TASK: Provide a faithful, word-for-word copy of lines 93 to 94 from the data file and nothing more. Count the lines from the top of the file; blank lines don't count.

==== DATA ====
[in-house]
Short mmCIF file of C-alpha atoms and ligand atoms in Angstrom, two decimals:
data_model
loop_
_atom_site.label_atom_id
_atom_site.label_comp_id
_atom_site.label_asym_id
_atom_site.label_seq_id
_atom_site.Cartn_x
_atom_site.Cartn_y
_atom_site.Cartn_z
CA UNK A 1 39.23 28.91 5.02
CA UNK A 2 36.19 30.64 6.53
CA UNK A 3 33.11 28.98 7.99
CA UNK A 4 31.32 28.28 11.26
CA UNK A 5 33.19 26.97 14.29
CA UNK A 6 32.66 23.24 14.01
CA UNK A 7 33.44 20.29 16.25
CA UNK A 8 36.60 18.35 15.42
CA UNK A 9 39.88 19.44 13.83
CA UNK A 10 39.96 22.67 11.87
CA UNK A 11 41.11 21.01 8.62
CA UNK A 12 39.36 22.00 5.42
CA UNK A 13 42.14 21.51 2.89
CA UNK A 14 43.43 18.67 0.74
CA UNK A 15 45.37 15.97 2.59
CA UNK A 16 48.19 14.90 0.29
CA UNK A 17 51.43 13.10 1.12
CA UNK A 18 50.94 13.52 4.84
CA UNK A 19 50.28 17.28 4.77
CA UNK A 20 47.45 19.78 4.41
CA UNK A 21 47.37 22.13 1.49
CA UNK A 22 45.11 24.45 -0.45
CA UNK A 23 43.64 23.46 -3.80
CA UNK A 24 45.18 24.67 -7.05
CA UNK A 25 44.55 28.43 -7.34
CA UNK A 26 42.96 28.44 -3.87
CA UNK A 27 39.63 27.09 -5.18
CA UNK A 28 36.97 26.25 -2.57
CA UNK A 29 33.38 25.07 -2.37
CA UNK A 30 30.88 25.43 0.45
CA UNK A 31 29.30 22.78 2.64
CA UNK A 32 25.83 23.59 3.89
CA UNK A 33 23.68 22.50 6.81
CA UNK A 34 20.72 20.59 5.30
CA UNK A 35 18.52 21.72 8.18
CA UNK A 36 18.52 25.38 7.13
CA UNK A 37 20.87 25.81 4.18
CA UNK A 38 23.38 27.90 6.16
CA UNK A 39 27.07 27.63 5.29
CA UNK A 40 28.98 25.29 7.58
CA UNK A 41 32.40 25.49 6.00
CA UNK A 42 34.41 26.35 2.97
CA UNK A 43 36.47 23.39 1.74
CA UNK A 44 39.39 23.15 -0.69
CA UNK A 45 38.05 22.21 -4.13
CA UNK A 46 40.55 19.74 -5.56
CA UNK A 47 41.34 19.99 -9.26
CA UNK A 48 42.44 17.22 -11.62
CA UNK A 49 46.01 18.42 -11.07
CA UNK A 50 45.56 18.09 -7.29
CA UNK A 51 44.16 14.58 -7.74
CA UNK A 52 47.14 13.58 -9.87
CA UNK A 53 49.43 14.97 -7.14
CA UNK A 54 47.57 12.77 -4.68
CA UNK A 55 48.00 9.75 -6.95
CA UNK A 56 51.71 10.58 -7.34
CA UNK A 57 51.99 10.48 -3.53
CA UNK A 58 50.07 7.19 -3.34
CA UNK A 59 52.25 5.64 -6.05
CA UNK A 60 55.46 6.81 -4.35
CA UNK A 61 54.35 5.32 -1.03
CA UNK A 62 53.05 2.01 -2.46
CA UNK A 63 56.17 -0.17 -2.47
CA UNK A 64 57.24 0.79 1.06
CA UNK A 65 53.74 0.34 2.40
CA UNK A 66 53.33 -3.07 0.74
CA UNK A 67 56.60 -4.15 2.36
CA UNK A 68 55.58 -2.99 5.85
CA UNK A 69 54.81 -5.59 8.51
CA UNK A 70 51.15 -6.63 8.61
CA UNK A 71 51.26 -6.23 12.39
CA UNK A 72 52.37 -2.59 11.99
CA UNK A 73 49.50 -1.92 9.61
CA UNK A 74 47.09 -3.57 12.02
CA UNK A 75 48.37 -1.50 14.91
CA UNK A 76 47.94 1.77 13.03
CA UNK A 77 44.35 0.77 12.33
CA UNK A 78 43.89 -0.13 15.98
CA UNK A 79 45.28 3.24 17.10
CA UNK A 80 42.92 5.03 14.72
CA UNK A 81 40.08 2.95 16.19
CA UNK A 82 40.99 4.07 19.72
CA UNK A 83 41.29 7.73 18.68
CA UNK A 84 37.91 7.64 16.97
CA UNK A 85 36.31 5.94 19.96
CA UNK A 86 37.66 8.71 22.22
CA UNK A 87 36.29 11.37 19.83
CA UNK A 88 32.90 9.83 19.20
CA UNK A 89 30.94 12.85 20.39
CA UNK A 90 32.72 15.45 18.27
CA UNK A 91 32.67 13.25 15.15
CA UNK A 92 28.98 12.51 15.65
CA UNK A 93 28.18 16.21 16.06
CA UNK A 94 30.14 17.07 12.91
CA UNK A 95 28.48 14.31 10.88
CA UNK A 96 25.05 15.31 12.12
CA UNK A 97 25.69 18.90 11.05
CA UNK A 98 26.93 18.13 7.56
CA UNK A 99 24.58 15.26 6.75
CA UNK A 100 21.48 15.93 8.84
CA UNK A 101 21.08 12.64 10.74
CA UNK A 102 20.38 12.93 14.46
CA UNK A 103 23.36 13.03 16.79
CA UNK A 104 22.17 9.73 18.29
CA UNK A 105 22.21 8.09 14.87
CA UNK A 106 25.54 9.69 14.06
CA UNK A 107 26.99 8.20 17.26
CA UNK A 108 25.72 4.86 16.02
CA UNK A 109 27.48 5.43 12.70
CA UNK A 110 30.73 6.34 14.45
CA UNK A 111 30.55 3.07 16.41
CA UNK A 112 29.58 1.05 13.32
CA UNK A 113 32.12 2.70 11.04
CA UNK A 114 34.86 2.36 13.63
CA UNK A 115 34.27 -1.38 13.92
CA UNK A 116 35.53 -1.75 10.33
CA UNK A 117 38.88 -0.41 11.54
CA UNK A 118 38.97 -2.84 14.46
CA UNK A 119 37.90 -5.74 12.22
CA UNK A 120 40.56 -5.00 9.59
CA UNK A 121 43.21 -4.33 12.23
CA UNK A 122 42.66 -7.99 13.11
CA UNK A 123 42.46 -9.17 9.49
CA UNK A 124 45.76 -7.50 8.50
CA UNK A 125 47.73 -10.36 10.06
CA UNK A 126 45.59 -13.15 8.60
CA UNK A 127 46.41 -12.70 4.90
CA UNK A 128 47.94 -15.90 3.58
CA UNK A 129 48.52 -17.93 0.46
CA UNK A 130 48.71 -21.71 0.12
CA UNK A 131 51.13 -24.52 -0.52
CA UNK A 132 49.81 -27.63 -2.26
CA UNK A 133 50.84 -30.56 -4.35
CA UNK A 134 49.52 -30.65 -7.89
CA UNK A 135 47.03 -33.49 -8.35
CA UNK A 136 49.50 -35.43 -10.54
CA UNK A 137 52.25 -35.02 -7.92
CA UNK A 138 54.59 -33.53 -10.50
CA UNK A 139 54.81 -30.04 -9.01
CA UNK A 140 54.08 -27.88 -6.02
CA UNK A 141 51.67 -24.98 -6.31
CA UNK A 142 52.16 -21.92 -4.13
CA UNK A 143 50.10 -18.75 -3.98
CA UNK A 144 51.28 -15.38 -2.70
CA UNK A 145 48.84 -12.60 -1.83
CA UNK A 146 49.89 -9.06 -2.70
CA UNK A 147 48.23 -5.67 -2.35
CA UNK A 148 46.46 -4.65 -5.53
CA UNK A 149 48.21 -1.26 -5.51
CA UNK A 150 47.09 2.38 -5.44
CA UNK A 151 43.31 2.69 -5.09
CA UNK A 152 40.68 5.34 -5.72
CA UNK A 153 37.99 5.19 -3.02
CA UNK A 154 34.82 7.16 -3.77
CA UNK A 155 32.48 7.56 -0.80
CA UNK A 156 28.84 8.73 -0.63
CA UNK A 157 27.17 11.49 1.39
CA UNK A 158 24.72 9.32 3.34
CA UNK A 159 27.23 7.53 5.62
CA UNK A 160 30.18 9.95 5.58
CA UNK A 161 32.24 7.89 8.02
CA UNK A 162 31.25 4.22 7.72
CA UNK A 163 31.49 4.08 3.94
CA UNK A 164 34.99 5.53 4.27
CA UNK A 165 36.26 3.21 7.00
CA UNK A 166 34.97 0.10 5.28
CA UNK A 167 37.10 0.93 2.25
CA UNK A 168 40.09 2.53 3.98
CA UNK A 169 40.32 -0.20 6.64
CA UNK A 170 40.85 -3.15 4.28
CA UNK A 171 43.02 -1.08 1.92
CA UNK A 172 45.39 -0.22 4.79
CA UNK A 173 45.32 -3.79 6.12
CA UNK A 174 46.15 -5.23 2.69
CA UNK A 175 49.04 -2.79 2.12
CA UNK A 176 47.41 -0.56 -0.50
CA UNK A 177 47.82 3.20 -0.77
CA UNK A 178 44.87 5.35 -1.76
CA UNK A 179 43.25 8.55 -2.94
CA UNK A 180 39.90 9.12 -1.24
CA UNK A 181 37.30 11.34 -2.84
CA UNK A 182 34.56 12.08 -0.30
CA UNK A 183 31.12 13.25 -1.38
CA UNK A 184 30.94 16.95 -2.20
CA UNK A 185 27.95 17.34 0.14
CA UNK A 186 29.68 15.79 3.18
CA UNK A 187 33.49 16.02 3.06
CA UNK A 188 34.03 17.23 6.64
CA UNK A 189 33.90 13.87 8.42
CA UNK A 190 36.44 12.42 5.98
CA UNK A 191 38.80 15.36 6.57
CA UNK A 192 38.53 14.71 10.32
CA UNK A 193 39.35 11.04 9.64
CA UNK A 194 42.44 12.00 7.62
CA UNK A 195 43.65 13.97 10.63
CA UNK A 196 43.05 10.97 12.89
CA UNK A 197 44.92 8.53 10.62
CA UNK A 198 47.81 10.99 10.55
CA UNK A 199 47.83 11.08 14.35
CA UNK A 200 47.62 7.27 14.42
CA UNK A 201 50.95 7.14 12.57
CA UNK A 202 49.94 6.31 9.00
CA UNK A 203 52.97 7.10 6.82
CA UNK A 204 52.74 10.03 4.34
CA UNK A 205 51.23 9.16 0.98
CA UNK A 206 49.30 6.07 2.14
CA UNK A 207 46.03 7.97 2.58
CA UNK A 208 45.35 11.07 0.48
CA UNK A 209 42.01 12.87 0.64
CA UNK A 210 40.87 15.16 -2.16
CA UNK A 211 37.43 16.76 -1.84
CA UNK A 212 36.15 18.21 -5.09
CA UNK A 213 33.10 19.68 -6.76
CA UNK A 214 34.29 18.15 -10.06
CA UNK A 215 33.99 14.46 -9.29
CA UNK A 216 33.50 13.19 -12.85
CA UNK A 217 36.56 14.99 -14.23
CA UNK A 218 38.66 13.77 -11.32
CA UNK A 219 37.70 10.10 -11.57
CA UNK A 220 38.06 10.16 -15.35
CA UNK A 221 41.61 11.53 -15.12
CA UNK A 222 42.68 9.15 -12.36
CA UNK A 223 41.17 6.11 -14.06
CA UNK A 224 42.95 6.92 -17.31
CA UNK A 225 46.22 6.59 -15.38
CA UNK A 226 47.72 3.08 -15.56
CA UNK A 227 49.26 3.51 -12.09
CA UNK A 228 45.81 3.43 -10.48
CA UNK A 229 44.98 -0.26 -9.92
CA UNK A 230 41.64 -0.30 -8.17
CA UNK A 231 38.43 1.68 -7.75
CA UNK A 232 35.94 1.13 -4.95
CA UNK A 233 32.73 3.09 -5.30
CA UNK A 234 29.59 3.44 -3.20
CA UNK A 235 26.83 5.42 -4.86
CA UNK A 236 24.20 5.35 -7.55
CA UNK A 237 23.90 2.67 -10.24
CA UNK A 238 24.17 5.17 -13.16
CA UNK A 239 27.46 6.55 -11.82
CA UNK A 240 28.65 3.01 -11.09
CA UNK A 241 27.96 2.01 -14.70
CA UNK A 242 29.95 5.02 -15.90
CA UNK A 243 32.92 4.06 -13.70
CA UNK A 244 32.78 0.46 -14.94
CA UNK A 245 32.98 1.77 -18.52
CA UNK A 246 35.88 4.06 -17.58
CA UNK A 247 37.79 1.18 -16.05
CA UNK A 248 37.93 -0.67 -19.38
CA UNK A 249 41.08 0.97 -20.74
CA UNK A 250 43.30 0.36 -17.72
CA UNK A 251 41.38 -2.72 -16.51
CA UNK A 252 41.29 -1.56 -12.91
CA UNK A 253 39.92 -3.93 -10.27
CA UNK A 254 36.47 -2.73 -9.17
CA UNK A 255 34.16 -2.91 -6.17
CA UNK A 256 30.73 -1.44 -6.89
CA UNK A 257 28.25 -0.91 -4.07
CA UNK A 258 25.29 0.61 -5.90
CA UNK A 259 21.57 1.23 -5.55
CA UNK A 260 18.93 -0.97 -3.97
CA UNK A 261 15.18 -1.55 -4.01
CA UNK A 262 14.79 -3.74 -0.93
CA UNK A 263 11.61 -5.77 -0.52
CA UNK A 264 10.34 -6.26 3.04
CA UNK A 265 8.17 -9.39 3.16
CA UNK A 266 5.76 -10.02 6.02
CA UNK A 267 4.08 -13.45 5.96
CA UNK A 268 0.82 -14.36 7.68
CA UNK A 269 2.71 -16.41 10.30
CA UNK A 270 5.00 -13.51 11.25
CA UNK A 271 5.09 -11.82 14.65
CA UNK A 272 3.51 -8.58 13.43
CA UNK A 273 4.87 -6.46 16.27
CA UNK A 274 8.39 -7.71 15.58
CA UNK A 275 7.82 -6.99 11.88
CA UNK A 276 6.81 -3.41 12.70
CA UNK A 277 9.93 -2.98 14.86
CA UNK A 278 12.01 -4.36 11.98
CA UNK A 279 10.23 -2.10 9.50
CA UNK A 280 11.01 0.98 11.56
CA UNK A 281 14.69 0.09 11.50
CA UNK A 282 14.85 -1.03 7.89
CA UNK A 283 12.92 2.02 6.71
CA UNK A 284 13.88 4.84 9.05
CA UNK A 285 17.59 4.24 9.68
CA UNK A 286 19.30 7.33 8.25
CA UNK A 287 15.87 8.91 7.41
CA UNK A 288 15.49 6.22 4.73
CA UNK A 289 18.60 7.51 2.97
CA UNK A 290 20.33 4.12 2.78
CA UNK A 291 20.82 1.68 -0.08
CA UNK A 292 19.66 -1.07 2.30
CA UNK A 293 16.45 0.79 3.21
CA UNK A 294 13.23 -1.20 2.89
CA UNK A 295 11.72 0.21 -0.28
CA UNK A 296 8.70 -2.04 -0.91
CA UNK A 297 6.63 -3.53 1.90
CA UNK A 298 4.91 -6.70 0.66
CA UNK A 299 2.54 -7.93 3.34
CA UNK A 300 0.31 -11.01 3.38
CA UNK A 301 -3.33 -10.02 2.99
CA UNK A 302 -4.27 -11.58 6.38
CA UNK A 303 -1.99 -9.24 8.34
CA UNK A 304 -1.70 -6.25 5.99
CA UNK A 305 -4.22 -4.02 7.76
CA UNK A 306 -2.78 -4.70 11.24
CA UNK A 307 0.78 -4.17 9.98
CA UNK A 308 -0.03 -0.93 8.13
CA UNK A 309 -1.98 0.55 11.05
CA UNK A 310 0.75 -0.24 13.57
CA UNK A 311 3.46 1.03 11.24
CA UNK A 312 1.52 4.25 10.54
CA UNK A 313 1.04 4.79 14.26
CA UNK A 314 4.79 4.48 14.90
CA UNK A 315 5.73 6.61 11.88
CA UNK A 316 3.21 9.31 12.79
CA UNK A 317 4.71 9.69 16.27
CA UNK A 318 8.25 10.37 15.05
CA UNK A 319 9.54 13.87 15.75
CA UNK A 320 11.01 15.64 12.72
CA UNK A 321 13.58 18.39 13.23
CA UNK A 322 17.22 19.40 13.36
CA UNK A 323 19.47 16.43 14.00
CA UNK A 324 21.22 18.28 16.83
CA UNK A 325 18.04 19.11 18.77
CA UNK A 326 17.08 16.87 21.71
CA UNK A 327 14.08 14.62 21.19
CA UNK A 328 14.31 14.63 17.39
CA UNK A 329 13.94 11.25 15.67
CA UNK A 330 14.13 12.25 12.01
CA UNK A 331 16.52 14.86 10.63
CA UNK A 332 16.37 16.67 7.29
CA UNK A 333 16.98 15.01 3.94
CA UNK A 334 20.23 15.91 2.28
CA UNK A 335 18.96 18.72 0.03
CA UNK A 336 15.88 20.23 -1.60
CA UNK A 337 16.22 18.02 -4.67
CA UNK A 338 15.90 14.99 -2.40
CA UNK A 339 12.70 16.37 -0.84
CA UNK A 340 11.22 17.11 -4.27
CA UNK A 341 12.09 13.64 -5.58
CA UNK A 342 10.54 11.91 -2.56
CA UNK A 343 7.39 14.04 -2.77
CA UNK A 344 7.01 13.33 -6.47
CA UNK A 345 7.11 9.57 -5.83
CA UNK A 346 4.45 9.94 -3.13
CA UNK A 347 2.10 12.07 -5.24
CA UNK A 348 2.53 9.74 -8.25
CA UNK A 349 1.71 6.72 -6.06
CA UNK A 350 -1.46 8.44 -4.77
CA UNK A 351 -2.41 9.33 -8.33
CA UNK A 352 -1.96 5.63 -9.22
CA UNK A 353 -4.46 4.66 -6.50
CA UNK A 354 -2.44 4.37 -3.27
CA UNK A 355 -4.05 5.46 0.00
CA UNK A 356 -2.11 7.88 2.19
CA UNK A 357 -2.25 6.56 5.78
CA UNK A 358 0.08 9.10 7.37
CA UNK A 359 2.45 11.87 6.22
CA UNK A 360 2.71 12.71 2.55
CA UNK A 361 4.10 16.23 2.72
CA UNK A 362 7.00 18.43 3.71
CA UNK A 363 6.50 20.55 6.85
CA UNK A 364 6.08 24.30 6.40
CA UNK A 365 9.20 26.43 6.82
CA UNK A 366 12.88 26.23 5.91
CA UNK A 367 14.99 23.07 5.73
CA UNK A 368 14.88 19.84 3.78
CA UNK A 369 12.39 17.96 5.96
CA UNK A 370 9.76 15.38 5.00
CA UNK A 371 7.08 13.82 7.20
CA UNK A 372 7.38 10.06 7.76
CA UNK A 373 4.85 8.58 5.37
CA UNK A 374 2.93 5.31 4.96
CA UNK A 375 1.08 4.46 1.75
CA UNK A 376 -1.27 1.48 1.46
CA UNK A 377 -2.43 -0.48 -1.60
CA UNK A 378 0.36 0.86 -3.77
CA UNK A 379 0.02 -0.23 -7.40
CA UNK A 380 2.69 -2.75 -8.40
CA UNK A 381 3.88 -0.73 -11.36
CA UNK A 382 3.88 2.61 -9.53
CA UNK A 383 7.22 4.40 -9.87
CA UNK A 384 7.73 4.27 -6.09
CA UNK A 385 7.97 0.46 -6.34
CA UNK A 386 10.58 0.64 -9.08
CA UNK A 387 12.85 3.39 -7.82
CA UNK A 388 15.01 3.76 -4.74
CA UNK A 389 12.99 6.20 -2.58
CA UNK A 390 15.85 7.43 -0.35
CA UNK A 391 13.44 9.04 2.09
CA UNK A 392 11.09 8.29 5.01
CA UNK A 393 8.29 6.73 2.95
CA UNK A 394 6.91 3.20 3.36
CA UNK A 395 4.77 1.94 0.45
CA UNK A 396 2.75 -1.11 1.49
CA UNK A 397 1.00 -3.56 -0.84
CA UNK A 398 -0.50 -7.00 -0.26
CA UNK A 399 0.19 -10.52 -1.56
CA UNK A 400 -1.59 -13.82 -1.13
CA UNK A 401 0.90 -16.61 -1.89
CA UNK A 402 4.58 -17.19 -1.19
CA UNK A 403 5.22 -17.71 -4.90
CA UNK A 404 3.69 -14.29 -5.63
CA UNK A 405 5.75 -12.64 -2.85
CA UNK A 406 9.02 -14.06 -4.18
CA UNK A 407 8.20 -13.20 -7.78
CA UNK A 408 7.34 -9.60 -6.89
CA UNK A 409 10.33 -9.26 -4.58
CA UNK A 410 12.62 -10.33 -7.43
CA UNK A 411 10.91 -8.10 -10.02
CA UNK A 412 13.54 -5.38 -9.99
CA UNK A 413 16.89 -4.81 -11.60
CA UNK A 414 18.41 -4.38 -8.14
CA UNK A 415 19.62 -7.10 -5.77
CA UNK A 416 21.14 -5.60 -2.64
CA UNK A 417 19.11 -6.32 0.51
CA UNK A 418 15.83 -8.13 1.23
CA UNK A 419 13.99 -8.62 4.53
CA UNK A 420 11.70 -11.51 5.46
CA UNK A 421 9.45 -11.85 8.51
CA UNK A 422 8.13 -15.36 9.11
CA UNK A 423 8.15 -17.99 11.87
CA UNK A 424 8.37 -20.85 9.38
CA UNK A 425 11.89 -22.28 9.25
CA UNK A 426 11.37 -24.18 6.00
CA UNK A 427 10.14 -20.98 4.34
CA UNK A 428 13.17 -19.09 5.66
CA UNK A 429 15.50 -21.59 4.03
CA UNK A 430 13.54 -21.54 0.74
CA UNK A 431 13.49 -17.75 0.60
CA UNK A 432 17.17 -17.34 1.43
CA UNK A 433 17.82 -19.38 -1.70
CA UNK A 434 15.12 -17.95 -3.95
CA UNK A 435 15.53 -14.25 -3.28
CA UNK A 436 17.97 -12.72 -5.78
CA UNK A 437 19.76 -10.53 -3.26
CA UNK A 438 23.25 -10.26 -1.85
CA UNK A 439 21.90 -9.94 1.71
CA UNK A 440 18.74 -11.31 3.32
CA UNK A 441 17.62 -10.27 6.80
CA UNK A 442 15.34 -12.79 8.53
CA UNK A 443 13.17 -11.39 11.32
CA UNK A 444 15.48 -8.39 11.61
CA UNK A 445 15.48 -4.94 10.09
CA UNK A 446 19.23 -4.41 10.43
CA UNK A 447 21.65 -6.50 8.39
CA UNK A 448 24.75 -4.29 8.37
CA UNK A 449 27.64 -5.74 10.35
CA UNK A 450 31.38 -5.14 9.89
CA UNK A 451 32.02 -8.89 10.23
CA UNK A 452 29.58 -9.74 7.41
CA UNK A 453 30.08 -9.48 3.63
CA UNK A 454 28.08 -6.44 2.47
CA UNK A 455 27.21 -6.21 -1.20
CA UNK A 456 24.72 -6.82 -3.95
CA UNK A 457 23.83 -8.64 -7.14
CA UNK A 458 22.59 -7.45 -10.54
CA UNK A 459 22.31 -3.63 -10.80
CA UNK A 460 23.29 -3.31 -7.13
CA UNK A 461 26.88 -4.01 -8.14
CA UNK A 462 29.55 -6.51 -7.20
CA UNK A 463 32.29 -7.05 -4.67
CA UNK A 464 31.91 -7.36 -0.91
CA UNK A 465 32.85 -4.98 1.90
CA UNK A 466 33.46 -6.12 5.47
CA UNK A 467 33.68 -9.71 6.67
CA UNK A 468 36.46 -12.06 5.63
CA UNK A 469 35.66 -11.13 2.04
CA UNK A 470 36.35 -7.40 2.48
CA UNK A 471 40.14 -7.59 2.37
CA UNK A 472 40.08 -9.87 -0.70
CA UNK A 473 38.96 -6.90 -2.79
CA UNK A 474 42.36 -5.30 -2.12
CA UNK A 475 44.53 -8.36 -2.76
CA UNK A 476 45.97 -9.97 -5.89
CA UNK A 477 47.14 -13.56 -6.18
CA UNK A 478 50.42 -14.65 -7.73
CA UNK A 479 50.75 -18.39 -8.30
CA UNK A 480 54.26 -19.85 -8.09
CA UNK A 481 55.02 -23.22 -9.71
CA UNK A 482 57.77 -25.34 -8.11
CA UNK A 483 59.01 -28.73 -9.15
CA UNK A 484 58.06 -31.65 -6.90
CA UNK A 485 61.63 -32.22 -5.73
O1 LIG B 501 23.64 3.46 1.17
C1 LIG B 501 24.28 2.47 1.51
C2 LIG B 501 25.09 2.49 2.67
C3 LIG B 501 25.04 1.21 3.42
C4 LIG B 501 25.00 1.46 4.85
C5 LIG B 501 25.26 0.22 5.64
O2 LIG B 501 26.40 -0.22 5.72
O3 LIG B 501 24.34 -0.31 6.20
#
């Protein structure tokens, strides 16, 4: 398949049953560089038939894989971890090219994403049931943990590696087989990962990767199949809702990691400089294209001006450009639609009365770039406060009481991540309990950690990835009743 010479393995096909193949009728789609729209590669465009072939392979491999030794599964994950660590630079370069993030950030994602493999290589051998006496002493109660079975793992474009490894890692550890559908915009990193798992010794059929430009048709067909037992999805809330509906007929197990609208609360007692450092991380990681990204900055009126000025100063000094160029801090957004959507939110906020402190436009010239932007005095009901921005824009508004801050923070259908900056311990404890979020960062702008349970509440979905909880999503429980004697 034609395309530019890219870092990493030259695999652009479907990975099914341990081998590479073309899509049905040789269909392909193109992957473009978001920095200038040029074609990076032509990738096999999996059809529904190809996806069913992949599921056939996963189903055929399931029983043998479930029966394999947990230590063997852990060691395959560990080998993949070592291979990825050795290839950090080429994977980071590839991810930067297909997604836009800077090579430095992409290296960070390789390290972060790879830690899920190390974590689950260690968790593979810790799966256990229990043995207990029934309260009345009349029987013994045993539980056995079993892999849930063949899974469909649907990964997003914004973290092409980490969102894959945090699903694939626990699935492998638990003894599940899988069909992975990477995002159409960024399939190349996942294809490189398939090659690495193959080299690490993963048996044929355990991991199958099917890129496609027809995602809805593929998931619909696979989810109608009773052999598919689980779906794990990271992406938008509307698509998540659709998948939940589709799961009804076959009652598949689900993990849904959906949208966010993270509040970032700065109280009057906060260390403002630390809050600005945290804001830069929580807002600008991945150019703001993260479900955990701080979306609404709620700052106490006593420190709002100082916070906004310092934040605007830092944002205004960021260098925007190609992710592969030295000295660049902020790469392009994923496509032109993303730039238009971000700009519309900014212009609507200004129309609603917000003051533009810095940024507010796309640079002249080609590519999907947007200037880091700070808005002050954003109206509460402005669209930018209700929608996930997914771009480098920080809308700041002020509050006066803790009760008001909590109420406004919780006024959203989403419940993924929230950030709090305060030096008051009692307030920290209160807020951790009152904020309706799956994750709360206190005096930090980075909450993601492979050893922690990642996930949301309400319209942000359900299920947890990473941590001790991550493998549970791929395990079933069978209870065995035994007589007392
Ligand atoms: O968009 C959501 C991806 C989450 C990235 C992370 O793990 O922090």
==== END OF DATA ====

CA UNK A 82 40.99 4.07 19.72
CA UNK A 83 41.29 7.73 18.68